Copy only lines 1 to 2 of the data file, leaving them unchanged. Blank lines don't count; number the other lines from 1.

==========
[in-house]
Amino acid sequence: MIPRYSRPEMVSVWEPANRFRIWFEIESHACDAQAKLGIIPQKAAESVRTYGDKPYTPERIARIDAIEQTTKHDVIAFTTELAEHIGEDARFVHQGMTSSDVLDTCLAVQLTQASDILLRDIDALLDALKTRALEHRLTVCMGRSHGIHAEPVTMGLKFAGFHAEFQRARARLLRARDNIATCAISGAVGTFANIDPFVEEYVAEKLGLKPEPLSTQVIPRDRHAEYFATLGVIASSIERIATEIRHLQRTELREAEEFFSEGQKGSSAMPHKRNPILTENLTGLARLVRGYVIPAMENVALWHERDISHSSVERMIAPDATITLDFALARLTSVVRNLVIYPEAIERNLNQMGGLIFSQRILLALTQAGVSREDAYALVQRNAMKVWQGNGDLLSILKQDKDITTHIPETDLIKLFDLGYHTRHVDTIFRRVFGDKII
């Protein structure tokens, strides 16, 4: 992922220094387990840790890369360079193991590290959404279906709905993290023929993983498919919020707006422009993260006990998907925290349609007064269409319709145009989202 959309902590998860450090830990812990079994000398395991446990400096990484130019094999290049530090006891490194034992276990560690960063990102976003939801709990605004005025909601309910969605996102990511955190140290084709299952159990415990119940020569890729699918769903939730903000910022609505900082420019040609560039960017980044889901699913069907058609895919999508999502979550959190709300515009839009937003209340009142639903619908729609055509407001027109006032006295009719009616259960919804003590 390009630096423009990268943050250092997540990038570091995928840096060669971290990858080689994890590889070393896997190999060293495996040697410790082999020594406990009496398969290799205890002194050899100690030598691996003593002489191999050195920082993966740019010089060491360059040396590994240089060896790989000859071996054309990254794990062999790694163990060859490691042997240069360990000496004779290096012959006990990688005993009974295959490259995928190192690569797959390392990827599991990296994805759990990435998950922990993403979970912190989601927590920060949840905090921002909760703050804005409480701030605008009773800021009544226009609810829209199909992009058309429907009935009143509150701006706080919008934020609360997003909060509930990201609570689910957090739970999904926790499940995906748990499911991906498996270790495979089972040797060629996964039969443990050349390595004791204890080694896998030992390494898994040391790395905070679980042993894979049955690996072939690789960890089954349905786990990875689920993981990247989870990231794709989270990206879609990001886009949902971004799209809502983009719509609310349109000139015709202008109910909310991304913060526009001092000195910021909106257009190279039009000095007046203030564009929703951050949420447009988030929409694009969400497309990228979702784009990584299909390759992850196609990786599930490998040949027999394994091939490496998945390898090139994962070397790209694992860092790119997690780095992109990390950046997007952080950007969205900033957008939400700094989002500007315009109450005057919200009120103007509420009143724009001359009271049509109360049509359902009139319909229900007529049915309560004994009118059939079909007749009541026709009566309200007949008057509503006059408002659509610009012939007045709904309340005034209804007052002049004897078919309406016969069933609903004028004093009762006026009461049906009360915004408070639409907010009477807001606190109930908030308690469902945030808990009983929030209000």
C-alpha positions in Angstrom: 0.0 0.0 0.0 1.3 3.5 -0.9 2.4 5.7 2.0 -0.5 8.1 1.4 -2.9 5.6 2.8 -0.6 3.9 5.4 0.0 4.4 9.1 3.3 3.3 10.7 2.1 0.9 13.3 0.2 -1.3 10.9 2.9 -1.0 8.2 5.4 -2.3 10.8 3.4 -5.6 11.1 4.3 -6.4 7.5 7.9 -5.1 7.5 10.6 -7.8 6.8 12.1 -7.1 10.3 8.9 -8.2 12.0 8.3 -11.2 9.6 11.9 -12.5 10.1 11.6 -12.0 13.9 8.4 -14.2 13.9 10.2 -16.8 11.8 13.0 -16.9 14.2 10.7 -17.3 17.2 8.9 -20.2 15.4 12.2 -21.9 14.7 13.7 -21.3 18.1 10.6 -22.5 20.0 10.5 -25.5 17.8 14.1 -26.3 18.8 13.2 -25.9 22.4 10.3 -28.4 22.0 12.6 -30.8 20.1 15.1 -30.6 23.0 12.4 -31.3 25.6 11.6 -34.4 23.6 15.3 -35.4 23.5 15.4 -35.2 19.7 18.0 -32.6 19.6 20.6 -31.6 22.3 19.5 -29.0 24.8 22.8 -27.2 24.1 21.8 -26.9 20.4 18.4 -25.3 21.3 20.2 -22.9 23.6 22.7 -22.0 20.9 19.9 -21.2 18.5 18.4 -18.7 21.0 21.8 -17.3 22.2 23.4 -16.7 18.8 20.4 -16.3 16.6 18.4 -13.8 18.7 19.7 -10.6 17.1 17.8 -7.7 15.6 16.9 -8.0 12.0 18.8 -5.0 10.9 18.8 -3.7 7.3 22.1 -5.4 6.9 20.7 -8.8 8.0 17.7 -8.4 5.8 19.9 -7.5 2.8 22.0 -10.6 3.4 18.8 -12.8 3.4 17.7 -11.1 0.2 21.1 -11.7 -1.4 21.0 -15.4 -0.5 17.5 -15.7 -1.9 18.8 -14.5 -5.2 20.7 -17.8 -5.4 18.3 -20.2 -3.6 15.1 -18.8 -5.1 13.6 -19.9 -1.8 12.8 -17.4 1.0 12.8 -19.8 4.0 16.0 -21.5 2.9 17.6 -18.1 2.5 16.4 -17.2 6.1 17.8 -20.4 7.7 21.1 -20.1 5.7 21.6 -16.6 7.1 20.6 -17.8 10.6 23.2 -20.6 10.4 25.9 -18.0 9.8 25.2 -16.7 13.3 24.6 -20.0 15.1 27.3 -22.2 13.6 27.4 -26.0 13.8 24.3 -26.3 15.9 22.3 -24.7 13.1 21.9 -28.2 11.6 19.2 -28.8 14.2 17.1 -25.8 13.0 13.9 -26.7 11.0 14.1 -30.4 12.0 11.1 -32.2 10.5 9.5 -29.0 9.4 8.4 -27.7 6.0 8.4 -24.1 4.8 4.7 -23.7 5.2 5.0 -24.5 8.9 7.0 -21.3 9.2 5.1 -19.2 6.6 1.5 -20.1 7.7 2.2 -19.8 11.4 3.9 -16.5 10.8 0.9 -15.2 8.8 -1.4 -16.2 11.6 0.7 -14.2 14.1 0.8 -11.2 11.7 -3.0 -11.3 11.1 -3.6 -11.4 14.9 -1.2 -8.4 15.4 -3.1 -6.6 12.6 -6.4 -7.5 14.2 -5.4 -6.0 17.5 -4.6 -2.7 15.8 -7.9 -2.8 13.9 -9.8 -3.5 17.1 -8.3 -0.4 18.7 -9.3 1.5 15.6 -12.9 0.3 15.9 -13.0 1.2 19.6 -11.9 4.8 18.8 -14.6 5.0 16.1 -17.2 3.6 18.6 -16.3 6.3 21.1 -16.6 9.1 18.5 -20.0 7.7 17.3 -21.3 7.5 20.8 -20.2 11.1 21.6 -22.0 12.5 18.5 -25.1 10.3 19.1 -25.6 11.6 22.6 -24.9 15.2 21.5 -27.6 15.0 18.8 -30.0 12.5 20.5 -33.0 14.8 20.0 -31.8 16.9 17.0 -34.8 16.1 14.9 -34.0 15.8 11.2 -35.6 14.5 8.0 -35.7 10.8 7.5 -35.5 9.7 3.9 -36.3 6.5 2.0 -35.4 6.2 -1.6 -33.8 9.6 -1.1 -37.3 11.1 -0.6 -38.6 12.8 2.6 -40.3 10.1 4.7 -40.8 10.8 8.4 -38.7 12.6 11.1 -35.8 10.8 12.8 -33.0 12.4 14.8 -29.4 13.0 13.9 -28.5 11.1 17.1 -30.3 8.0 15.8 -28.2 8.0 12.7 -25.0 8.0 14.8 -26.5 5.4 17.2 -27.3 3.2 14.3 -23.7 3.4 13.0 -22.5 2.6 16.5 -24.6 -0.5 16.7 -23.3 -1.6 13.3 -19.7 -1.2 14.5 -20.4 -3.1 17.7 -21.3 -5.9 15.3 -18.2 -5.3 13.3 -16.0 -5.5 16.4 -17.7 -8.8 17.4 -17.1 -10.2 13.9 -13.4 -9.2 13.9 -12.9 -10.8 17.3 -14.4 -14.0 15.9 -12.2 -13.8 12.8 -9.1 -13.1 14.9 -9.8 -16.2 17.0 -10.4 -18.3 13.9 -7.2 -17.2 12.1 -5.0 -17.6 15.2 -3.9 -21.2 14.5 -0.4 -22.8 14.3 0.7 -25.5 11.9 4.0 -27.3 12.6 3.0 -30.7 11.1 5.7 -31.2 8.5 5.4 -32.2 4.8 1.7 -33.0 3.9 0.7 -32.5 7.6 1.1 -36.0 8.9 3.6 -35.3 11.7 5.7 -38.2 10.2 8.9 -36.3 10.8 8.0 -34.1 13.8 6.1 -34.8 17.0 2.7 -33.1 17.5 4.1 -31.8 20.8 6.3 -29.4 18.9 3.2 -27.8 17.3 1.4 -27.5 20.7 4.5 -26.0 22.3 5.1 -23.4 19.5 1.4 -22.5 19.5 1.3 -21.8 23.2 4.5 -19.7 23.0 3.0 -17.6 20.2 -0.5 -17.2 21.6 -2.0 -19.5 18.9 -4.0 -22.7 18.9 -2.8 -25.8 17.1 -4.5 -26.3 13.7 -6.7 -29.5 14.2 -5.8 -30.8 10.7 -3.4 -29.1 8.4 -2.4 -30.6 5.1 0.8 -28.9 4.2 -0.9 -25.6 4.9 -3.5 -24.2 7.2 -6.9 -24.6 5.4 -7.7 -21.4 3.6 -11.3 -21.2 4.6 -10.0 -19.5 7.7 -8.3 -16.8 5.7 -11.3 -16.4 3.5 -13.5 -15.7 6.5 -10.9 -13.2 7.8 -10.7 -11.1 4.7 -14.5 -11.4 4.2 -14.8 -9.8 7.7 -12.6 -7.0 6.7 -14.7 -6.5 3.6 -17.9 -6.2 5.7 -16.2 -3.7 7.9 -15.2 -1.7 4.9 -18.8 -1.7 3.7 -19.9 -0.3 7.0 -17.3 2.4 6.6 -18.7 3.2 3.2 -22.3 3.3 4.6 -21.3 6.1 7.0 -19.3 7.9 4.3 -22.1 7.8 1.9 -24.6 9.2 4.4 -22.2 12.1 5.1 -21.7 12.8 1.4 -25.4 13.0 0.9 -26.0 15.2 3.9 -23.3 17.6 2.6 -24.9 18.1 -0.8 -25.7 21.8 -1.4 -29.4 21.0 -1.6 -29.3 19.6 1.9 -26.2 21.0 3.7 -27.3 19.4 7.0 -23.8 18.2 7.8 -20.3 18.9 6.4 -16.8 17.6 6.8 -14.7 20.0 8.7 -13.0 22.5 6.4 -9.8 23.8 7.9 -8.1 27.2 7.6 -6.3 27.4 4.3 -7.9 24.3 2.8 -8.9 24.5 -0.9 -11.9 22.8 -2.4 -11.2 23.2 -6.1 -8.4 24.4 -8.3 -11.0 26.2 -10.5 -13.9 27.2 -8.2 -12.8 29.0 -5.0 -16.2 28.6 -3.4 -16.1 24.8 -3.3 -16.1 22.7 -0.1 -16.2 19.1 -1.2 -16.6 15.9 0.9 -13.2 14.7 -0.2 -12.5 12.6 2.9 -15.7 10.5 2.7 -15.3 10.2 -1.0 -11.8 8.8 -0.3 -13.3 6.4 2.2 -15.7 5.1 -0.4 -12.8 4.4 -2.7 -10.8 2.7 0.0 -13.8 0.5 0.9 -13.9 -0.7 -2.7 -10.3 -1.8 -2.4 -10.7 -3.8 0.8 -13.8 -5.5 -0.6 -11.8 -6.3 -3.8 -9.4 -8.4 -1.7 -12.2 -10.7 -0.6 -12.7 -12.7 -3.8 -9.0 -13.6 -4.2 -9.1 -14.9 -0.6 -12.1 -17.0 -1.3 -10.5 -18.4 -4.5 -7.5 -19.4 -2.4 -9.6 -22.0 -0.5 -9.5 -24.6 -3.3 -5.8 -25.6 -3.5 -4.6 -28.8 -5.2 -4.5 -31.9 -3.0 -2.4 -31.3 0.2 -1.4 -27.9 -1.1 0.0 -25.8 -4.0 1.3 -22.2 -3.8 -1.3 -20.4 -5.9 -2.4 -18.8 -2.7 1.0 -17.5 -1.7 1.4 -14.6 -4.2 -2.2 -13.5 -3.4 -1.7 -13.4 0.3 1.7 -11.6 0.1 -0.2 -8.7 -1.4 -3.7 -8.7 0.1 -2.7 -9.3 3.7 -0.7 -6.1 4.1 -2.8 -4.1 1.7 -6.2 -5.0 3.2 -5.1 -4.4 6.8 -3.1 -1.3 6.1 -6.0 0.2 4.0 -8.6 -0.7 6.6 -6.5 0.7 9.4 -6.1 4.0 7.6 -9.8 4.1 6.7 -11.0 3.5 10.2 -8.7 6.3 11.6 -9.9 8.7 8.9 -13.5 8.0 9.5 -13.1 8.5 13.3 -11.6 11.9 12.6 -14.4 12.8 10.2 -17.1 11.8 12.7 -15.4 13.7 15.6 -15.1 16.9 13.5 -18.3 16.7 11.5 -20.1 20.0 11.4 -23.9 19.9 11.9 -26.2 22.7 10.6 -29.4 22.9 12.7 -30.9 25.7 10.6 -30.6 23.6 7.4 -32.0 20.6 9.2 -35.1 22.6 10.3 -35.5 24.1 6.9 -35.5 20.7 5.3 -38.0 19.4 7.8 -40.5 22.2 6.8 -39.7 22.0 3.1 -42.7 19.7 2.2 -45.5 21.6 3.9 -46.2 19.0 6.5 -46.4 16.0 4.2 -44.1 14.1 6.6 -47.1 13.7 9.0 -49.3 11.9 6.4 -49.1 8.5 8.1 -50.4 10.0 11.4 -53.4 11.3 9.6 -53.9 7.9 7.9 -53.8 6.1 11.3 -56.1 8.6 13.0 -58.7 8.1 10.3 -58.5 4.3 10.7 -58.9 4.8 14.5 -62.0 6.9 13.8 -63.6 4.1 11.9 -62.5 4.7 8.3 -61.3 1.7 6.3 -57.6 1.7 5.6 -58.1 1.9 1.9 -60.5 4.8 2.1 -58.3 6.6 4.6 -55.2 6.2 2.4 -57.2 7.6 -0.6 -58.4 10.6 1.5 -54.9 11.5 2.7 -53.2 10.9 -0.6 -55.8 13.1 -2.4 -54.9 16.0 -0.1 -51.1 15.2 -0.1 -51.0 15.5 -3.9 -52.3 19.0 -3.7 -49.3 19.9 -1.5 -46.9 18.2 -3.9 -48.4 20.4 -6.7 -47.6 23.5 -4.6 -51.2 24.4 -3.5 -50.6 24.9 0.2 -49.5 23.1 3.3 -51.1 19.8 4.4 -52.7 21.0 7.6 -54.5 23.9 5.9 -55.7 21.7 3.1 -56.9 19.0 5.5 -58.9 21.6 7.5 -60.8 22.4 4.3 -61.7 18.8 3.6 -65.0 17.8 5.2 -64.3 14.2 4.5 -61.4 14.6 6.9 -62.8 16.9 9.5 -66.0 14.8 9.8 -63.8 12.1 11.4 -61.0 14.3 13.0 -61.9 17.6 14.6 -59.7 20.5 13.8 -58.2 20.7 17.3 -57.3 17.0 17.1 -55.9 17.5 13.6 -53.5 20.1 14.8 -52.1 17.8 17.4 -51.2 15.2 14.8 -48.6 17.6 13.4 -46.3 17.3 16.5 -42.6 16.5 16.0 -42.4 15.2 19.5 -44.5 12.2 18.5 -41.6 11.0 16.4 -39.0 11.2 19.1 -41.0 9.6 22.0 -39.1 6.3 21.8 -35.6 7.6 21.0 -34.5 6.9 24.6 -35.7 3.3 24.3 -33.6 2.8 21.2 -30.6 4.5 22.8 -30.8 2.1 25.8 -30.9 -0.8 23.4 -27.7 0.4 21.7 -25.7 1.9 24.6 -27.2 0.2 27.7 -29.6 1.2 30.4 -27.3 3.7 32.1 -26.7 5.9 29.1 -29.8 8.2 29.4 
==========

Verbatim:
[in-house]
Amino acid sequence: MIPRYSRPEMVSVWEPANRFRIWFEIESHACDAQAKLGIIPQKAAESVRTYGDKPYTPERIARIDAIEQTTKHDVIAFTTELAEHIGEDARFVHQGMTSSDVLDTCLAVQLTQASDILLRDIDALLDALKTRALEHRLTVCMGRSHGIHAEPVTMGLKFAGFHAEFQRARARLLRARDNIATCAISGAVGTFANIDPFVEEYVAEKLGLKPEPLSTQVIPRDRHAEYFATLGVIASSIERIATEIRHLQRTELREAEEFFSEGQKGSSAMPHKRNPILTENLTGLARLVRGYVIPAMENVALWHERDISHSSVERMIAPDATITLDFALARLTSVVRNLVIYPEAIERNLNQMGGLIFSQRILLALTQAGVSREDAYALVQRNAMKVWQGNGDLLSILKQDKDITTHIPETDLIKLFDLGYHTRHVDTIFRRVFGDKII